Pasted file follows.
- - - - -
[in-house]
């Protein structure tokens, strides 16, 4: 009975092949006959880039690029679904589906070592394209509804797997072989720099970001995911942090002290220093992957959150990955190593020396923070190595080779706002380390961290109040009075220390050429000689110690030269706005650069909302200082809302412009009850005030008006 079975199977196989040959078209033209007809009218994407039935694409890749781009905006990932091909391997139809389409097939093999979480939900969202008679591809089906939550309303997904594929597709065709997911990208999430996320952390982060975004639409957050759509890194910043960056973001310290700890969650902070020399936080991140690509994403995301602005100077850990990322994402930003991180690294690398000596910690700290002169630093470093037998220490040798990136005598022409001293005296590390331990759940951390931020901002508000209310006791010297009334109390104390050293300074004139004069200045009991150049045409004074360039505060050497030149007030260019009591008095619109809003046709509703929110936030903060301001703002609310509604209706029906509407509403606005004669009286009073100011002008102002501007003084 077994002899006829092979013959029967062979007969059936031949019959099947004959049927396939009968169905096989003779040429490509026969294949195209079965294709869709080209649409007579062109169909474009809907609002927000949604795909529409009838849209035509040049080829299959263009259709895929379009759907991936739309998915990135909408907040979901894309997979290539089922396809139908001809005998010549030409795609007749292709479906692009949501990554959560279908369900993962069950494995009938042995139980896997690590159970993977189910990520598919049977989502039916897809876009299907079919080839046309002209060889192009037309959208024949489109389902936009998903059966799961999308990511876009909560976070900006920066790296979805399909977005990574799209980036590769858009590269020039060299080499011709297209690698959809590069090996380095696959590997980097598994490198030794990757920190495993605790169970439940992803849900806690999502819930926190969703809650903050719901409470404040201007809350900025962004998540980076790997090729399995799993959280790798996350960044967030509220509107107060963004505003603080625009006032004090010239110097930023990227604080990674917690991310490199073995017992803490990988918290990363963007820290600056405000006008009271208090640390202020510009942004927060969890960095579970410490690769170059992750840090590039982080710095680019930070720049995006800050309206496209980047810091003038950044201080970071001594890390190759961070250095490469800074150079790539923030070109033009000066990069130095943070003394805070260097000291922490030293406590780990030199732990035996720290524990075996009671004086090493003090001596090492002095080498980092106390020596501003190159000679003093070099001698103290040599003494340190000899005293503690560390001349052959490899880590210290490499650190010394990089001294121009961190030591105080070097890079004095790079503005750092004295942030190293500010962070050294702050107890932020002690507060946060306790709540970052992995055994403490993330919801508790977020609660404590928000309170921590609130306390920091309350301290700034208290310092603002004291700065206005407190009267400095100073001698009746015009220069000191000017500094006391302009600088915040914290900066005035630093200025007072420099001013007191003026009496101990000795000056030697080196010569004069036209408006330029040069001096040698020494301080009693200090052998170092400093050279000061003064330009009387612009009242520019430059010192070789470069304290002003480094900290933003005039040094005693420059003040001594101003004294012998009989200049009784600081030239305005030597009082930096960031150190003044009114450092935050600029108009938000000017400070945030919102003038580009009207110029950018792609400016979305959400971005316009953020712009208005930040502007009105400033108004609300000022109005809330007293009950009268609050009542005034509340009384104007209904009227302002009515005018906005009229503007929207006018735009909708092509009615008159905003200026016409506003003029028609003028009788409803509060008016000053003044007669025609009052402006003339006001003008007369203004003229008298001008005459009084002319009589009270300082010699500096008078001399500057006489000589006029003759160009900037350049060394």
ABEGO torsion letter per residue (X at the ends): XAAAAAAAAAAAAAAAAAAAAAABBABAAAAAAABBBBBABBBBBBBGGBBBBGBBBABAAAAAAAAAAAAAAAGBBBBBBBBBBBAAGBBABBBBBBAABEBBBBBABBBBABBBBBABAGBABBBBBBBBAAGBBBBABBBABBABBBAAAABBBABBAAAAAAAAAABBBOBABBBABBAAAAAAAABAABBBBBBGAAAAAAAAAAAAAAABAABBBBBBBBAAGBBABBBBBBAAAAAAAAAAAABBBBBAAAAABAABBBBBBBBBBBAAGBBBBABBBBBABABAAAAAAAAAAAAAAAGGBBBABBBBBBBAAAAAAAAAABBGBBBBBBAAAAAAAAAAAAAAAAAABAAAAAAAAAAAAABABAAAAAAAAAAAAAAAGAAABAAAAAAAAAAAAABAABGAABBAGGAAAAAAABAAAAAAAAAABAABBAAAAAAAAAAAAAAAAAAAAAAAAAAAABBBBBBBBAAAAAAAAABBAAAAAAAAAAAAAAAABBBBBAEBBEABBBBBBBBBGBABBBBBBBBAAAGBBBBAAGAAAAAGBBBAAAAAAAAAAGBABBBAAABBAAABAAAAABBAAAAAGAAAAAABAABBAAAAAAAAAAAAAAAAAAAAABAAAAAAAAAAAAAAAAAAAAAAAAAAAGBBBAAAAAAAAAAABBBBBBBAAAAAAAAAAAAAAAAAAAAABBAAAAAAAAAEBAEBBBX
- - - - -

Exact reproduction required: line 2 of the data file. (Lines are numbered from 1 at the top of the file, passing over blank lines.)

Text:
């Protein structure tokens, strides 16, 4: 009975092949006959880039690029679904589906070592394209509804797997072989720099970001995911942090002290220093992957959150990955190593020396923070190595080779706002380390961290109040009075220390050429000689110690030269706005650069909302200082809302412009009850005030008006 079975199977196989040959078209033209007809009218994407039935694409890749781009905006990932091909391997139809389409097939093999979480939900969202008679591809089906939550309303997904594929597709065709997911990208999430996320952390982060975004639409957050759509890194910043960056973001310290700890969650902070020399936080991140690509994403995301602005100077850990990322994402930003991180690294690398000596910690700290002169630093470093037998220490040798990136005598022409001293005296590390331990759940951390931020901002508000209310006791010297009334109390104390050293300074004139004069200045009991150049045409004074360039505060050497030149007030260019009591008095619109809003046709509703929110936030903060301001703002609310509604209706029906509407509403606005004669009286009073100011002008102002501007003084 077994002899006829092979013959029967062979007969059936031949019959099947004959049927396939009968169905096989003779040429490509026969294949195209079965294709869709080209649409007579062109169909474009809907609002927000949604795909529409009838849209035509040049080829299959263009259709895929379009759907991936739309998915990135909408907040979901894309997979290539089922396809139908001809005998010549030409795609007749292709479906692009949501990554959560279908369900993962069950494995009938042995139980896997690590159970993977189910990520598919049977989502039916897809876009299907079919080839046309002209060889192009037309959208024949489109389902936009998903059966799961999308990511876009909560976070900006920066790296979805399909977005990574799209980036590769858009590269020039060299080499011709297209690698959809590069090996380095696959590997980097598994490198030794990757920190495993605790169970439940992803849900806690999502819930926190969703809650903050719901409470404040201007809350900025962004998540980076790997090729399995799993959280790798996350960044967030509220509107107060963004505003603080625009006032004090010239110097930023990227604080990674917690991310490199073995017992803490990988918290990363963007820290600056405000006008009271208090640390202020510009942004927060969890960095579970410490690769170059992750840090590039982080710095680019930070720049995006800050309206496209980047810091003038950044201080970071001594890390190759961070250095490469800074150079790539923030070109033009000066990069130095943070003394805070260097000291922490030293406590780990030199732990035996720290524990075996009671004086090493003090001596090492002095080498980092106390020596501003190159000679003093070099001698103290040599003494340190000899005293503690560390001349052959490899880590210290490499650190010394990089001294121009961190030591105080070097890079004095790079503005750092004295942030190293500010962070050294702050107890932020002690507060946060306790709540970052992995055994403490993330919801508790977020609660404590928000309170921590609130306390920091309350301290700034208290310092603002004291700065206005407190009267400095100073001698009746015009220069000191000017500094006391302009600088915040914290900066005035630093200025007072420099001013007191003026009496101990000795000056030697080196010569004069036209408006330029040069001096040698020494301080009693200090052998170092400093050279000061003064330009009387612009009242520019430059010192070789470069304290002003480094900290933003005039040094005693420059003040001594101003004294012998009989200049009784600081030239305005030597009082930096960031150190003044009114450092935050600029108009938000000017400070945030919102003038580009009207110029950018792609400016979305959400971005316009953020712009208005930040502007009105400033108004609300000022109005809330007293009950009268609050009542005034509340009384104007209904009227302002009515005018906005009229503007929207006018735009909708092509009615008159905003200026016409506003003029028609003028009788409803509060008016000053003044007669025609009052402006003339006001003008007369203004003229008298001008005459009084002319009589009270300082010699500096008078001399500057006489000589006029003759160009900037350049060394």